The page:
US Treasury chief: No Trump-Rouhani talks, yet

US Treasury chief: No Trump-Rouhani talks, yet

If US ‘can get the right deal, we’ll negotiate,’ Steve Mnuchin says, vowing to ‘continue maximum pressure campaign’ if not

In this photo from July 24, 2019, Treasury Secretary Steve Mnuchin walks away from the microphones after speaking to members of the media at the White House in Washington. (AP Photo/Pablo Martinez Monsivais, File)
In this photo from July 24, 2019, Treasury Secretary Steve Mnuchin walks away from the microphones after speaking to members of the media at the White House in Washington. (AP Photo/Pablo Martinez Monsivais, File)

US Treasury chief Steve Mnuchin said Thursday that a proposed meeting between US President Donald Trump and his Iranian counterpart, Hassan Rouhani, is not yet in the cards.

“As of now, there is no plan for the president to meet with him, although the president has said that he is prepared to meet with no conditions,” Mnuchin told CNBC in an interview.

The treasury secretary seemed to deny a Wednesday report that Trump was mulling easing sanctions on the Islamic Republic to make a meeting happen.

“Let me just clarify this — that Secretary [of State Mike] Pompeo, I, and the rest of the national security team are executing on a maximum pressure strategy with Iran,” he said. “There’s no question that it’s working. We have cut off their money.”

He credited the strategy with pushing Iran toward talks: “And that’s the reason why if they do come back to the negotiating table, they are coming back.”

He added: “If the president can get the right deal, that he’s talked about, we’ll negotiate with Iran. If not, we’ll continue the maximum pressure campaign, which is working.”

Rouhani has said bilateral talks with the US are useless unless sanctions are lifted first.

The Daily Beast reported Wednesday that Trump was actively considering a French plan to extend a $15 billion line of credit to Iran in return for the Islamic Republic’s compliance with the 2015 nuclear deal.

Four sources with knowledge of the US president’s conversations with French President Emmanuel Macron told the news outlet that Trump “has in recent weeks shown openness to entertaining” the proposal.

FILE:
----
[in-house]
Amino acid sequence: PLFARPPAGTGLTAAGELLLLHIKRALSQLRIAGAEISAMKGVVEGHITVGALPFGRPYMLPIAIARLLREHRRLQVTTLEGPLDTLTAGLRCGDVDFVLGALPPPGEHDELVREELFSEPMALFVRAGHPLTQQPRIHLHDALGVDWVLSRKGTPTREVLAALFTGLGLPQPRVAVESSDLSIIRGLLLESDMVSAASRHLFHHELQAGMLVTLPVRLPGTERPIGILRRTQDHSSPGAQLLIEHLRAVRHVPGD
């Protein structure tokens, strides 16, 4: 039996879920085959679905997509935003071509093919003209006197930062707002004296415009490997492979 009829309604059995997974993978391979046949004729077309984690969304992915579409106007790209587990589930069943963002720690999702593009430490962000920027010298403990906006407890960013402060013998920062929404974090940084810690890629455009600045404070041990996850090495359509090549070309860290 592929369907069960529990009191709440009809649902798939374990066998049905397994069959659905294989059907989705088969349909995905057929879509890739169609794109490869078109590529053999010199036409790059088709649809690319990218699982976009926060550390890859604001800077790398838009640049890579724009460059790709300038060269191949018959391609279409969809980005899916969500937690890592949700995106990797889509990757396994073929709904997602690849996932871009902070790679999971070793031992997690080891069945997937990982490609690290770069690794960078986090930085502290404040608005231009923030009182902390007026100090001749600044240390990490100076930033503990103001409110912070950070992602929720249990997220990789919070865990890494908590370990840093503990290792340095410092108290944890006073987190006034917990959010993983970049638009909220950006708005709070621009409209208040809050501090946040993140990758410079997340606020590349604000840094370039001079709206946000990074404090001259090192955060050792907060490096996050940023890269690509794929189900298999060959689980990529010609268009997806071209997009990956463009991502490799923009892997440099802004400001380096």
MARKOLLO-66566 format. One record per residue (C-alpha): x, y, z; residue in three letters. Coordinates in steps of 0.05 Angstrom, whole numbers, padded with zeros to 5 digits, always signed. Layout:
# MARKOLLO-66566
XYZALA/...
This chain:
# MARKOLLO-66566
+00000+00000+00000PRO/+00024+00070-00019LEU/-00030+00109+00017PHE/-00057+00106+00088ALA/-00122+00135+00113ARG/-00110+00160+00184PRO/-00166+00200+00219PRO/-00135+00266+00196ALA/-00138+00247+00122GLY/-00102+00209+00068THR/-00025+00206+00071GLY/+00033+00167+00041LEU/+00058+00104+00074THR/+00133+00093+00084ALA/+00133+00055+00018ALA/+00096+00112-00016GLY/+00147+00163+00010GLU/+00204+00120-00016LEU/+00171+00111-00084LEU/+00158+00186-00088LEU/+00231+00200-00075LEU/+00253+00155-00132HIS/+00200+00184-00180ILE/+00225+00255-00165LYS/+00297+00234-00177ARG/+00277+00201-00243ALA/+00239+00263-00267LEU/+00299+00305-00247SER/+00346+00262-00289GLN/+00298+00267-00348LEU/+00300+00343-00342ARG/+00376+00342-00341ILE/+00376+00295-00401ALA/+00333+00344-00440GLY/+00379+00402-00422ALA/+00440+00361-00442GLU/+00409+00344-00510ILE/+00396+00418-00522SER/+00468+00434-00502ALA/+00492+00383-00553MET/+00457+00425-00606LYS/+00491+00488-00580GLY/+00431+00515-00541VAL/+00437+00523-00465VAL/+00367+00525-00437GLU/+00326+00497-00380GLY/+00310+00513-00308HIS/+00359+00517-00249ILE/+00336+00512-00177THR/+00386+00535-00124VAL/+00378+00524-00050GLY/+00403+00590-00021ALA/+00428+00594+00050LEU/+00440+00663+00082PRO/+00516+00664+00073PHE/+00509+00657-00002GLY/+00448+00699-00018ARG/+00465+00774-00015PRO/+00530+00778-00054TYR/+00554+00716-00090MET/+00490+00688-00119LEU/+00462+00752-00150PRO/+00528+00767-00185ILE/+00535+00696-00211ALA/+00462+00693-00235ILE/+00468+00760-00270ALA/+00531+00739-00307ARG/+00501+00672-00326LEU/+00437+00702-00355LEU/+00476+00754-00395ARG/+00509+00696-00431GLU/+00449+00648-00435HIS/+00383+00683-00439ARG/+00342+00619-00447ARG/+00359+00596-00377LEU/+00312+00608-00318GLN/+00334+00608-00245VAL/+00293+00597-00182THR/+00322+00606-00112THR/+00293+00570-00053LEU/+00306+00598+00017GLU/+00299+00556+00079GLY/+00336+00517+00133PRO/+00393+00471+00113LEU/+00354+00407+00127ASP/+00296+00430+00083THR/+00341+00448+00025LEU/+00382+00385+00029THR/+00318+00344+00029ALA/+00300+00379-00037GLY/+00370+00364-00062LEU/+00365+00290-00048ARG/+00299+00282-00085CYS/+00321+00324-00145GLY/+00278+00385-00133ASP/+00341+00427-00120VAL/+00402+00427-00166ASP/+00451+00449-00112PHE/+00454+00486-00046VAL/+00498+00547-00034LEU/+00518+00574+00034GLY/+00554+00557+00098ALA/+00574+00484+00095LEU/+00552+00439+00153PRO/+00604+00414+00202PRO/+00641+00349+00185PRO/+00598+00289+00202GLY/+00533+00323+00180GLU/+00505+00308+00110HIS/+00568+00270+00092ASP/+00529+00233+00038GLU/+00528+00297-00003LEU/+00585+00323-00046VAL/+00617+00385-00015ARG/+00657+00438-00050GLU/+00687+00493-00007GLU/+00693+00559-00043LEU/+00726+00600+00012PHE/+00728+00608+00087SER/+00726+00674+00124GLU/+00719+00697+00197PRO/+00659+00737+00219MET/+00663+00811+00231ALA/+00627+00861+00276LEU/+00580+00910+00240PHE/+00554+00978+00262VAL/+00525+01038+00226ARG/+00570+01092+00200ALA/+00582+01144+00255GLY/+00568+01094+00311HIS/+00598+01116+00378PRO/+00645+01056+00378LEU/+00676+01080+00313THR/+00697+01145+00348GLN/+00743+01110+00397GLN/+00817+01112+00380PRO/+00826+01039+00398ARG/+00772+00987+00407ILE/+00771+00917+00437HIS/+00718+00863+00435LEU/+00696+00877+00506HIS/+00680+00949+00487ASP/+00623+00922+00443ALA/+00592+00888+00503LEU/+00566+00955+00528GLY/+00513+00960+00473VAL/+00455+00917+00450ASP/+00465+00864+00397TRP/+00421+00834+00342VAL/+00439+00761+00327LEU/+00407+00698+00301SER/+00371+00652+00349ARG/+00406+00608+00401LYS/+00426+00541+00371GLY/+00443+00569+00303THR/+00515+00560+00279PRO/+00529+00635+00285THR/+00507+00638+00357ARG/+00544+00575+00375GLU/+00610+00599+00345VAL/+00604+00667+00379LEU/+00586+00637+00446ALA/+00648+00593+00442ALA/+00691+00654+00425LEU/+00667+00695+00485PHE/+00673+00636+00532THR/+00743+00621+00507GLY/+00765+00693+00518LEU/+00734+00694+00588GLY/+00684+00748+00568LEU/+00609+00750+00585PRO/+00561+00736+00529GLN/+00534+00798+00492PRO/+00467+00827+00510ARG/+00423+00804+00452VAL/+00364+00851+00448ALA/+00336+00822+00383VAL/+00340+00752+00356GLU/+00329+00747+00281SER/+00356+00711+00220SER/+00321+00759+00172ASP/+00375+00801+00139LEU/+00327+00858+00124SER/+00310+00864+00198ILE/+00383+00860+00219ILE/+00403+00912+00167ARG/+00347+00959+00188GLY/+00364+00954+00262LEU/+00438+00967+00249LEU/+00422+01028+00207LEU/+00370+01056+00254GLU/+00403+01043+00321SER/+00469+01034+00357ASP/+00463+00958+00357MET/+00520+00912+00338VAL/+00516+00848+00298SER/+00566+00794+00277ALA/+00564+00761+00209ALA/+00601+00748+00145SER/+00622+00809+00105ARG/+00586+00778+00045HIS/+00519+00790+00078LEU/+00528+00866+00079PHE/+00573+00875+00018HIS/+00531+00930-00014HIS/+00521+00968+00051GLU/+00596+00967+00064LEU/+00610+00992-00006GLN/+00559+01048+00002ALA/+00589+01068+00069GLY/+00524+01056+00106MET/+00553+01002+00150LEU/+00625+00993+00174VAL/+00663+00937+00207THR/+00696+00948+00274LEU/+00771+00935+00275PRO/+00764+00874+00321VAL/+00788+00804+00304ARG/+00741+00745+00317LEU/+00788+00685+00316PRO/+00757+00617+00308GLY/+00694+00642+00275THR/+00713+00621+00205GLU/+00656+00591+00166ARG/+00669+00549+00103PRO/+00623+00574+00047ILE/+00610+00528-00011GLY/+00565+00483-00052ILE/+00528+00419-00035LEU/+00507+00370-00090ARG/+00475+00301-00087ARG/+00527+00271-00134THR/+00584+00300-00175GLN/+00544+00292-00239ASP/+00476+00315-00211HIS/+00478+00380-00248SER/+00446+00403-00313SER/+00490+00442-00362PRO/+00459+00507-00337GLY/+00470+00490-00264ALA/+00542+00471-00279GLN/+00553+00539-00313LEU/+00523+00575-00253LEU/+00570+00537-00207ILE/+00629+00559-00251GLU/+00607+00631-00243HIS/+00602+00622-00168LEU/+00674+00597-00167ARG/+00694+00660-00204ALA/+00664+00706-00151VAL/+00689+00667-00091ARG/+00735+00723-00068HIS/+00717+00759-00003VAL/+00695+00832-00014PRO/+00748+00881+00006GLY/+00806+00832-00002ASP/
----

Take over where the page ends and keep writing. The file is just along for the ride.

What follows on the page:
French President Emmanuel Macron meets with Iranian President Hassan Rouhani on the sidelines of the UN General Assembly at the UN headquarters on September 25, 2018, in New York. (AFP Photo/ludovic Marin)

According to a New York Times report earlier this month, which cited a US official and Iranian reports, the proposed sum is aimed at salvaging the accord after Trump withdrew from the pact last year and reimposed biting sanctions on Iran, including on its oil sector.

The $15 billion package would make up for about half of Iran’s annual oil sales, the report said, and ease some of the economic pressure on it.

The credit line would be guaranteed by future crude sales and the Trump administration would issue waivers on sanctions, the Daily Beast reported. Spokespeople for the State Department, White House, and Treasury did not comment on the story.

Such a step would likely be vociferously opposed by Prime Minister Benjamin Netanyahu, who lobbied against the Iran deal and pushed for punishing sanctions against the Islamic Republic.

Rouhani has had a series of phone calls with Macron in recent weeks aimed at rescuing the ailing nuclear deal. The French leader has been trying to convince the United States to offer Iran some sort of relief from sanctions.